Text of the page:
Roxy Music were an English rock group formed in 1971 by Bryan Ferry, who became the group's lead vocalist and chief songwriter, and bassist Graham Simpson. Evolving from the late-'60s art-rock movement, Roxy Music had a fascination with fashion, glamour, cinema, pop art, and the avant-garde, which separated the band from their contemporaries. Dressed in bizarre, stylish costumes, the group played a defiantly experimental variation of art rock which vacillated between avant-rock and sleek pop hooks.
During the early '70s, the group was driven by the creative tension between Bryan Ferry and Brian Eno (synthesizer and "treatments"), who each pulled the band in separate directions: Ferry had a fondness for American soul and Beatlesque art-pop, while Eno was intrigued by deconstructing rock with amateurish experimentalism inspired by the Velvet Underground. This incarnation of Roxy Music may have only recorded two albums, but it inspired a legion of imitators -- not only the glam-rockers of the early '70s, but art-rockers and new wave pop groups of the late '70s.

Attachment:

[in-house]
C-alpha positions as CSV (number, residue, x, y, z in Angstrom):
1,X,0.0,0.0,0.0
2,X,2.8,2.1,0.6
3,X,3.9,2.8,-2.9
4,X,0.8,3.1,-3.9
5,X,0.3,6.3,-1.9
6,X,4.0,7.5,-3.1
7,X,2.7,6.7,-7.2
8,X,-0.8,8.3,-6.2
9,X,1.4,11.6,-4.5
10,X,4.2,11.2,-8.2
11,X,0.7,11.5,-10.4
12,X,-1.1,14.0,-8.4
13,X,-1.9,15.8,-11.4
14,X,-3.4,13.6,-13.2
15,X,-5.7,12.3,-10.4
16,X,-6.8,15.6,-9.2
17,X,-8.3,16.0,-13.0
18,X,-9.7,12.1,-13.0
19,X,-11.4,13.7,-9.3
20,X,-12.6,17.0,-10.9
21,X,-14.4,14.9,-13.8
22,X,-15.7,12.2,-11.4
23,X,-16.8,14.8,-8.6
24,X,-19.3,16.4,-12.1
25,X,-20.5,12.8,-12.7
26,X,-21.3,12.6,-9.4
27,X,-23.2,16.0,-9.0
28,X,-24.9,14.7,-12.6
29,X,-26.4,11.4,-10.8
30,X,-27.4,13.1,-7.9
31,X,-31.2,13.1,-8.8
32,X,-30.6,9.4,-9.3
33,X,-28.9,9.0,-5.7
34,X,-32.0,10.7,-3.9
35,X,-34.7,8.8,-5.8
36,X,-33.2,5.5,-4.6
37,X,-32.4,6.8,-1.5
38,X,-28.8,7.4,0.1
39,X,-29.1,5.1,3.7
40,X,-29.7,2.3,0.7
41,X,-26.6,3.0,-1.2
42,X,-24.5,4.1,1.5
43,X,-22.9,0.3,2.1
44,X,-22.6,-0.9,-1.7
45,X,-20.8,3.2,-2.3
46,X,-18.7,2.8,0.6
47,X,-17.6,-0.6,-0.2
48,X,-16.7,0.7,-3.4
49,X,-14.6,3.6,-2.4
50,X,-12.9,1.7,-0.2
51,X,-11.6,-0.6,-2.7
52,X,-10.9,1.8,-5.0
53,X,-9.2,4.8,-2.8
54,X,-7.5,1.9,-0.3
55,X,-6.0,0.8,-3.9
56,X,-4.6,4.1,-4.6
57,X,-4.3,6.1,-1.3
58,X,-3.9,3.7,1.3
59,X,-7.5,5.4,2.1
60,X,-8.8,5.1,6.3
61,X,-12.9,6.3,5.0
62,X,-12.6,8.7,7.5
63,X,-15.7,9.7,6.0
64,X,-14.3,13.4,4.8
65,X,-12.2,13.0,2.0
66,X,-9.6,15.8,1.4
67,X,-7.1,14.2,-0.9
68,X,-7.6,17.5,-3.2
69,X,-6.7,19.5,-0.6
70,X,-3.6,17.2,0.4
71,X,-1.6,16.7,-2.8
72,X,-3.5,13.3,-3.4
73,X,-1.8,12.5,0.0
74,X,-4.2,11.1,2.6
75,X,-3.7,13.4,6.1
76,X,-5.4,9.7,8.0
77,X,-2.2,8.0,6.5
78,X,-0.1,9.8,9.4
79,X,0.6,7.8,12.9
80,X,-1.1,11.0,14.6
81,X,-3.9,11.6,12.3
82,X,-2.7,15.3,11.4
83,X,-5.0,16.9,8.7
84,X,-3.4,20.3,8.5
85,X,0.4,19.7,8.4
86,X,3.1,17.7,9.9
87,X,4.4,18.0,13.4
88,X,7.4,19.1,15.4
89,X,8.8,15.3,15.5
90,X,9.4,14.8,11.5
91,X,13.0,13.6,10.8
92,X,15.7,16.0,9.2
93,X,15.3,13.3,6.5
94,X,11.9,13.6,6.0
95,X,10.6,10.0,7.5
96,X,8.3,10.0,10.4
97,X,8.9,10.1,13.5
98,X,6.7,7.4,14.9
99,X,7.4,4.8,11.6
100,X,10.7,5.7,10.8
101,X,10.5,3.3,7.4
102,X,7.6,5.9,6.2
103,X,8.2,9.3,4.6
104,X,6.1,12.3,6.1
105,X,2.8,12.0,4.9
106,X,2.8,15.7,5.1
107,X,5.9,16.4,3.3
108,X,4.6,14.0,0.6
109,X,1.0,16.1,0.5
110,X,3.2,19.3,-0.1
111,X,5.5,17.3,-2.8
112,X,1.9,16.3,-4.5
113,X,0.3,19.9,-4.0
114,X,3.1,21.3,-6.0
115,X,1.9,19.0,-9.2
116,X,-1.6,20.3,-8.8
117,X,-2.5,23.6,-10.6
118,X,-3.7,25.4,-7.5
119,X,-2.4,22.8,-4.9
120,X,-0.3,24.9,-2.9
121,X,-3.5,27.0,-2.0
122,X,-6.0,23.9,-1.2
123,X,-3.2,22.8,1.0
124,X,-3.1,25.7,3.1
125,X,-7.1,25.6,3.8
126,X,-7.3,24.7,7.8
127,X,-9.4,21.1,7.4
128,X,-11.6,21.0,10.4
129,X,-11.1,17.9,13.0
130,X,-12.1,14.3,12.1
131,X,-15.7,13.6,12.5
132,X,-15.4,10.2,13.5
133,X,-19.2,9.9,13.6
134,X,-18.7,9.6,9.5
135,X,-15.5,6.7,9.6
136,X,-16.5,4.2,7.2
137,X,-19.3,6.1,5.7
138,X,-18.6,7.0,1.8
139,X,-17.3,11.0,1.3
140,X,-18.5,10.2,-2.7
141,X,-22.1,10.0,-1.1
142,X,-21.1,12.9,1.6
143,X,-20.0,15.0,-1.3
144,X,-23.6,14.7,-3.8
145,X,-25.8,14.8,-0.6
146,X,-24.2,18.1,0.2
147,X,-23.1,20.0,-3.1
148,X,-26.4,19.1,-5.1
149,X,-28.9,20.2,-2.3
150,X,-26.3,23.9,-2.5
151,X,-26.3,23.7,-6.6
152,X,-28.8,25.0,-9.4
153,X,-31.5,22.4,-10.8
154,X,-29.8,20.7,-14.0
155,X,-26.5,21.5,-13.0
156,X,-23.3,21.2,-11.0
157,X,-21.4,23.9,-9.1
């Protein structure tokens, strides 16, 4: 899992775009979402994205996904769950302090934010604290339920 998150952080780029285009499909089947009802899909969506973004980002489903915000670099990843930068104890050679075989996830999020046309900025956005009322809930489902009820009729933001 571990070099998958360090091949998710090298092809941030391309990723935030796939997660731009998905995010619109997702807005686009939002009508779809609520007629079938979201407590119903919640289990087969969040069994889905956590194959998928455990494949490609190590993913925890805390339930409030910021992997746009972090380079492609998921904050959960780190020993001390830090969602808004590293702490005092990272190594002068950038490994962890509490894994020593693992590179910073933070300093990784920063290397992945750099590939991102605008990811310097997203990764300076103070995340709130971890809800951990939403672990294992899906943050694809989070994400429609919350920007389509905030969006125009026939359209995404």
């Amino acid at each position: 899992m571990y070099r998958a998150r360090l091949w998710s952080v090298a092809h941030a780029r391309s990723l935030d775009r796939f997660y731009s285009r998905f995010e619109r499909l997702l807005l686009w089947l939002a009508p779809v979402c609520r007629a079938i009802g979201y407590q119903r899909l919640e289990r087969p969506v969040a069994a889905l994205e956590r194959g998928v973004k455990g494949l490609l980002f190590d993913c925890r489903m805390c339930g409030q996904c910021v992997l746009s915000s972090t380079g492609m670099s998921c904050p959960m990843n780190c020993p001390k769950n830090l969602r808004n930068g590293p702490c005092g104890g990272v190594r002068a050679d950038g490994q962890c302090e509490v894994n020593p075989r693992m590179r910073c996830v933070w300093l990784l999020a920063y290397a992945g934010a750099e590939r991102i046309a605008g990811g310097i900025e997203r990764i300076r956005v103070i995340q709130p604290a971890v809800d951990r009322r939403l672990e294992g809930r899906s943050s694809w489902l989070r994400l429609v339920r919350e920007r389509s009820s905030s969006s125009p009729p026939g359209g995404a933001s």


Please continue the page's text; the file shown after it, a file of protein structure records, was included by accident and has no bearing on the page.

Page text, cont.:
Although the band took a break from group activities in 1976 and again in 1983, they reunited for a concert tour in 2001, and toured together intermittently between that time and their break-up in 2011. Ferry frequently enlisted members of Roxy Music as session musicians for his solo releases.